So how did I do? Well, I did sort out the chapter order so that we now dip into the past a little sooner. Also, I’ve split some of the longer chapters into two and done a great deal of cutting and trimming, which is gradually tightening things up. I’ve started drafting that penultimate chapter, but haven’t completed the draft yet.

I’ve done most of the bigger changes now and am well under way with the line by line editing – the tweaking and twiddling. I use Scrivener, and the corkboard has a wonderful feature which allows you to label each little ‘card’ to show what stage it’s at. As of this morning, 33 of my 42 cards are labelled ‘revised draft’, seven are still ‘first draft’, and two are still labelled ‘to do’ (as in, they’ve not yet been drafted).

So, all in all, progress is good. I do still have those last two (maybe even three) chapters to write, though. The ending is important to get right (obviously!) So I want to give it a bit more thought. I’m going to carry on with editing the remaining seven chapters now, and I’m hoping I can get that done in the next couple of days, because on Thursday, I’m off on a writing retreat details here  and I really want to spend that time working on the ending. I’ll have four clear days to focus entirely on the novel, so although the blog post will be a day late next week – I intend to publish on Tuesday – by that time I should be almost there.

So, my goal for next week: edit seven chapters, draft final two (or three) chapters.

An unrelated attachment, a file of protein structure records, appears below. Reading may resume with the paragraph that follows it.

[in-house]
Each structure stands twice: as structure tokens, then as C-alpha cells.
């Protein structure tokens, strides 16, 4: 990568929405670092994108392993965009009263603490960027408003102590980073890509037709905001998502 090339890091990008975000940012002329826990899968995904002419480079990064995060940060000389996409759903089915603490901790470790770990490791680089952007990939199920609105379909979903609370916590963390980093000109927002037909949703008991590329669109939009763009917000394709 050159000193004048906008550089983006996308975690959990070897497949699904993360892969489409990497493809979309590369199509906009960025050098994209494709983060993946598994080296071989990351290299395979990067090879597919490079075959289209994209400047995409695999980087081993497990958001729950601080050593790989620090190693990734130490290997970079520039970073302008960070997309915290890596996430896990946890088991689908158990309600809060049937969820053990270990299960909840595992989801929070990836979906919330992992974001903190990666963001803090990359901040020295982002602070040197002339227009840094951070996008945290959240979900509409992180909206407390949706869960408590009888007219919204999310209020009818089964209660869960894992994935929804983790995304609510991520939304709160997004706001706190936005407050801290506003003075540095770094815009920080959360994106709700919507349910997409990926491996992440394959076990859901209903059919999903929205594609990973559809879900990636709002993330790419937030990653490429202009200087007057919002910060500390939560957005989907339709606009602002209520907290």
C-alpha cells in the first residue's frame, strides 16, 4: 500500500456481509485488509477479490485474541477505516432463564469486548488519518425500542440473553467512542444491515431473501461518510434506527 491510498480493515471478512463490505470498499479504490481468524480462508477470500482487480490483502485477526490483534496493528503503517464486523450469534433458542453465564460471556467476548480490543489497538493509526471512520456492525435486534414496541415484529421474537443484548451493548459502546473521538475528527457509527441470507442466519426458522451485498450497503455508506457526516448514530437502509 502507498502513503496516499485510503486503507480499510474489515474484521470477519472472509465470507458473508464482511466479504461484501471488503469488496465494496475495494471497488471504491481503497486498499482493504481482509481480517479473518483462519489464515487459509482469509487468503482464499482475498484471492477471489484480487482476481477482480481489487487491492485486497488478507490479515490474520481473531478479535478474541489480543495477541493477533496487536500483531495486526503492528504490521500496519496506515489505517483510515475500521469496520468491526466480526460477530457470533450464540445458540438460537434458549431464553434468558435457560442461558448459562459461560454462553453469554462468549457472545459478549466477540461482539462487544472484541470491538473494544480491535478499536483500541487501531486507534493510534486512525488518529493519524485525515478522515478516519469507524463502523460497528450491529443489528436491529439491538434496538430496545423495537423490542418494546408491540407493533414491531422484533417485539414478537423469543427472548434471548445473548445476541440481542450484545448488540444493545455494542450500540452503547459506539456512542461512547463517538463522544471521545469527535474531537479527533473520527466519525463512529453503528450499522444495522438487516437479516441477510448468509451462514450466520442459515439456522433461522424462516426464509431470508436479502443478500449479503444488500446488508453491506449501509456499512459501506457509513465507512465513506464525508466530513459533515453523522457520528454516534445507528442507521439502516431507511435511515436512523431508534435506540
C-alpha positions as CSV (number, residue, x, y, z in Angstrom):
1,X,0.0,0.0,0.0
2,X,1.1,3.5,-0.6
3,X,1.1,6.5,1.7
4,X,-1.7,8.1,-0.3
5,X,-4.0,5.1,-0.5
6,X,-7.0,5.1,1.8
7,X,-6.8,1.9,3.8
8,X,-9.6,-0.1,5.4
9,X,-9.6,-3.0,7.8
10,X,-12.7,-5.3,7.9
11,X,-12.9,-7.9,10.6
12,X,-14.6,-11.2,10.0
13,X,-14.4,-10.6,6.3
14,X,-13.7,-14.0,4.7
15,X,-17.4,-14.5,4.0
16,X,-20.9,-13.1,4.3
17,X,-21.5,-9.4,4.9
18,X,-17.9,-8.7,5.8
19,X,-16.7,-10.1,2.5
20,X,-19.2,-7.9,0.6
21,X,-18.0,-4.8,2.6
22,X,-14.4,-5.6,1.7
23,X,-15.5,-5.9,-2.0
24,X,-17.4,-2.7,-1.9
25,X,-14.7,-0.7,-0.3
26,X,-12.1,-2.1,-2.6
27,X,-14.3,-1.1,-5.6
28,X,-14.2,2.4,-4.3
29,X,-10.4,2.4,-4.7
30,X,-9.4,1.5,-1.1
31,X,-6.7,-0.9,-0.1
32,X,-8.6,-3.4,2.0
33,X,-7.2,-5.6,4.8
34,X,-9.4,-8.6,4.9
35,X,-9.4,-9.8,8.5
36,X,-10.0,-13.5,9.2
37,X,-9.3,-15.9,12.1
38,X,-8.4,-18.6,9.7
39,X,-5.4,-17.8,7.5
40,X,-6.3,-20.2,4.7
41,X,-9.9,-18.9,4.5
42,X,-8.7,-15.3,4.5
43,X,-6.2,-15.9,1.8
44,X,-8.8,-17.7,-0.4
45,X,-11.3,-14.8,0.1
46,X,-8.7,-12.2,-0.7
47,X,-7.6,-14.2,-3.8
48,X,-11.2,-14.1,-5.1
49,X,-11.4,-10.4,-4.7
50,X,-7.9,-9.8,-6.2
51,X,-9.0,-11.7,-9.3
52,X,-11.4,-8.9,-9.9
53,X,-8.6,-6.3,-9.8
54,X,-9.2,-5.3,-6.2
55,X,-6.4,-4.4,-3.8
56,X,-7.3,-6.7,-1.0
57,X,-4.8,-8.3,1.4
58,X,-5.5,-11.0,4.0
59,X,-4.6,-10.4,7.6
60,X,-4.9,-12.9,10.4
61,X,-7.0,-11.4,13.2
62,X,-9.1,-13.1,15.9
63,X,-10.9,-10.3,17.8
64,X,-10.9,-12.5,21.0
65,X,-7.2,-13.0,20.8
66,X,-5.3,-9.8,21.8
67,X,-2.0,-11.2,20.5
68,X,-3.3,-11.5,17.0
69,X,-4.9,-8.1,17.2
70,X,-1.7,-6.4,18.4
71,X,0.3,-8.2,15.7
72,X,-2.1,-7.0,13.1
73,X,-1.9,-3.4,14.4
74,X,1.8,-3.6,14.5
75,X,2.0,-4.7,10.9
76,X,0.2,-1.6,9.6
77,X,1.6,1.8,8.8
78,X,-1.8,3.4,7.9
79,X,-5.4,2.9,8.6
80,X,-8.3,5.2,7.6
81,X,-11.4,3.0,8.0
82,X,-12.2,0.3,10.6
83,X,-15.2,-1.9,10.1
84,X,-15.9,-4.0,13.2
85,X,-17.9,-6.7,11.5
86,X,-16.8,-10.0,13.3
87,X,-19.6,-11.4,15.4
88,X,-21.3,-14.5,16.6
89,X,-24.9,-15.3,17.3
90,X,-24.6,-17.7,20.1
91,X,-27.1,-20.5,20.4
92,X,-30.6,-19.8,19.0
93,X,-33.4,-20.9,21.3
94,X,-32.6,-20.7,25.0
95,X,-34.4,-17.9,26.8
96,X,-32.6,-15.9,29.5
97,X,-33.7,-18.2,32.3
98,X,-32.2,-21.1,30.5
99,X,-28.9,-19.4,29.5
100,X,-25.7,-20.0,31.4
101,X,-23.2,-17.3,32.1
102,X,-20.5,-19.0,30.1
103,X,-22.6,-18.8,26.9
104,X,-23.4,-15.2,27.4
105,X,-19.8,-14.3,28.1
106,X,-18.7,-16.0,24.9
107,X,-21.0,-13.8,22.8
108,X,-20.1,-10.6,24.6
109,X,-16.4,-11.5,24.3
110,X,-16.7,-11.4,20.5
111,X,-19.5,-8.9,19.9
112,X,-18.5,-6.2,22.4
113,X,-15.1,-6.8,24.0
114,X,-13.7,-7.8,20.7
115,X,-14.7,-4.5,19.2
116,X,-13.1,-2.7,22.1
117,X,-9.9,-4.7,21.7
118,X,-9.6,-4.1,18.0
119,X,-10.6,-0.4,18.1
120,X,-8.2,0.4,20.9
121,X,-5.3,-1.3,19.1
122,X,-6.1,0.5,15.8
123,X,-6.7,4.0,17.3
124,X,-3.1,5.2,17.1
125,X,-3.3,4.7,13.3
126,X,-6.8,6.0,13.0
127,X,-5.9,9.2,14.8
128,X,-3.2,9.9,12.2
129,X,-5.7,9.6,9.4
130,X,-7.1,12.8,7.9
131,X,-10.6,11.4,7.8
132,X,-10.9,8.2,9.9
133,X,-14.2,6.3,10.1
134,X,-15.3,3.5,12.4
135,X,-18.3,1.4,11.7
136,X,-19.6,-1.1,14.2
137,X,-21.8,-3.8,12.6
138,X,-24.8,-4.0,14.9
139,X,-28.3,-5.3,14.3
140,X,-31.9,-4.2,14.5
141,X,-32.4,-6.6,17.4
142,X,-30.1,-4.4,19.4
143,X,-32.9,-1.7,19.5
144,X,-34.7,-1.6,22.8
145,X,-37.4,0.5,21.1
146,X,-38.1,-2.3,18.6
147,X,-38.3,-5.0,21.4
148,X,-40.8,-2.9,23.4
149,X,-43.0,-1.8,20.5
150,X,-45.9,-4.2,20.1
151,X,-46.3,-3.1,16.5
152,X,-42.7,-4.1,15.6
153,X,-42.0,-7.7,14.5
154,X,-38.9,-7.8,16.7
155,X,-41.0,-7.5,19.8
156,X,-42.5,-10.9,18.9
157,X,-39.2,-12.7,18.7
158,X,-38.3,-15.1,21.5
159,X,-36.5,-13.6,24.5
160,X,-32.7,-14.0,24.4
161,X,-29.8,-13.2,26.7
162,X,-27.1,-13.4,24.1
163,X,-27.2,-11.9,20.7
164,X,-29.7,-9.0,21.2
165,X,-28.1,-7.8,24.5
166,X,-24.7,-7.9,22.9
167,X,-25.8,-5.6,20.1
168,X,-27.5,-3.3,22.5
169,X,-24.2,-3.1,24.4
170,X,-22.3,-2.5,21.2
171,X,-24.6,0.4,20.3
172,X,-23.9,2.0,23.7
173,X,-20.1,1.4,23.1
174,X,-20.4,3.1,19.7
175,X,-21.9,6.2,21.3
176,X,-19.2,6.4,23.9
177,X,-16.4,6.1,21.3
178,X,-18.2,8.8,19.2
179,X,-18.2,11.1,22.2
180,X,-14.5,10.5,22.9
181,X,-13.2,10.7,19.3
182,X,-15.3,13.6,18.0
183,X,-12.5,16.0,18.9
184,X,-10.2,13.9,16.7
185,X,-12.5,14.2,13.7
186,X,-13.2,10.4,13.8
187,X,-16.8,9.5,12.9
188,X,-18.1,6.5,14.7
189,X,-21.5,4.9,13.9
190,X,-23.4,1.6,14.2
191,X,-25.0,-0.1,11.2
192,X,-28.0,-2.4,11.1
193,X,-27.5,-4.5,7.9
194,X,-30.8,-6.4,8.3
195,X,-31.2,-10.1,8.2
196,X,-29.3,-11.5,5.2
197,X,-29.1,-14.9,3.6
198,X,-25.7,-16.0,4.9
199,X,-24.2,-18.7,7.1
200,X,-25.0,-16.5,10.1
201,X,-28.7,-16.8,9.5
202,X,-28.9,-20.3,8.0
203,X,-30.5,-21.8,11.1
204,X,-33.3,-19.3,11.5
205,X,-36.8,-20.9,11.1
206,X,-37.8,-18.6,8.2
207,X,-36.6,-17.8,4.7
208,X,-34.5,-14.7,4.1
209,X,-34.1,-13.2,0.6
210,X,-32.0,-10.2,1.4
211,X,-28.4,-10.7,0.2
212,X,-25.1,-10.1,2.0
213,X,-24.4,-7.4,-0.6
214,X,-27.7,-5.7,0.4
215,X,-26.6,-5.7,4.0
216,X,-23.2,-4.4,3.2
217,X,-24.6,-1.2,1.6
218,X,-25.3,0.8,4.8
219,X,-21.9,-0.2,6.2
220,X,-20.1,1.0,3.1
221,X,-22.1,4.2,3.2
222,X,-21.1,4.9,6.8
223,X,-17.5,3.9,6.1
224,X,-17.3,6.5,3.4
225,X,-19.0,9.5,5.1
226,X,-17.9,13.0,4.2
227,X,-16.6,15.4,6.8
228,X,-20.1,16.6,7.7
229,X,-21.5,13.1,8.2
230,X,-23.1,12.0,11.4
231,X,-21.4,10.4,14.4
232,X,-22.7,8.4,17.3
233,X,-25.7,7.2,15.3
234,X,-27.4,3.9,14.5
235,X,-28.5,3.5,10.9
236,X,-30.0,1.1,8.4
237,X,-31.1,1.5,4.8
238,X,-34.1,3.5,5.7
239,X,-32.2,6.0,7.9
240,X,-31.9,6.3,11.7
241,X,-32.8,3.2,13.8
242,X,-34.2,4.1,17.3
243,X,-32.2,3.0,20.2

After that, when I have two weeks ago, I’ll need to read through the whole thing again, and then revise those last few chapters.

See you next week!

If you’d like to know more about me and my writing, or if you’re interested in attending my workshops, please visit my website, like my Facebook page or follow me on twitter


Countdown to deadline: 4 weeks to go!

Regular readers will know that I’m blogging weekly now until my deadline on 31st of August. This is the deadline for submitting the current draft of my third novel (which I’m calling Draft 1.B because although i’s technically a second draft, so much has changed it’s more like a first draft) to my editor at Simon & Schuster, and my agent.

This book has been something of a challenge – it still is – but I think it’s coming together now, and although I know there will be a lot more redrafting when I have their feedback, I’m feeling a little more confident about it, in that it’s beginning to feel ‘do-able’ in a way it didn’t for a very long time.

So, I’ve just looked back at the goal I set for myself last week which was this:

My goal for this time next week is to made the tense changes and to have at least begun reading through from the start and making notes. I’ve started what I think will be the penultimate chapter, but I’m a bit stuck at the moment. l’ll keep going back to it over the next few days, but I’m not going to make that my focus just yet.

I’m still stuck on those last two chapters, but I’m not going to worry about that just now. I’ve finished making the tense changes, and I’ve read through the whole draft as it stands (minus the last two chapters and an epilogue) and made lots of notes on the manuscript, as well as a list of ‘jobs’ that need doing. I’ve also listed the chapters and put a little symbol beside each to show whether it’s in the present or the past, and I’ve noted the chapter length.

Here’s my editing table today. As you can see, I’m still, even at this late stage, unsure about one of the character’s names. I have a couple more ideas, so I’m going to do a ‘find and replace’ and see how the new choices feel as I’m working with them.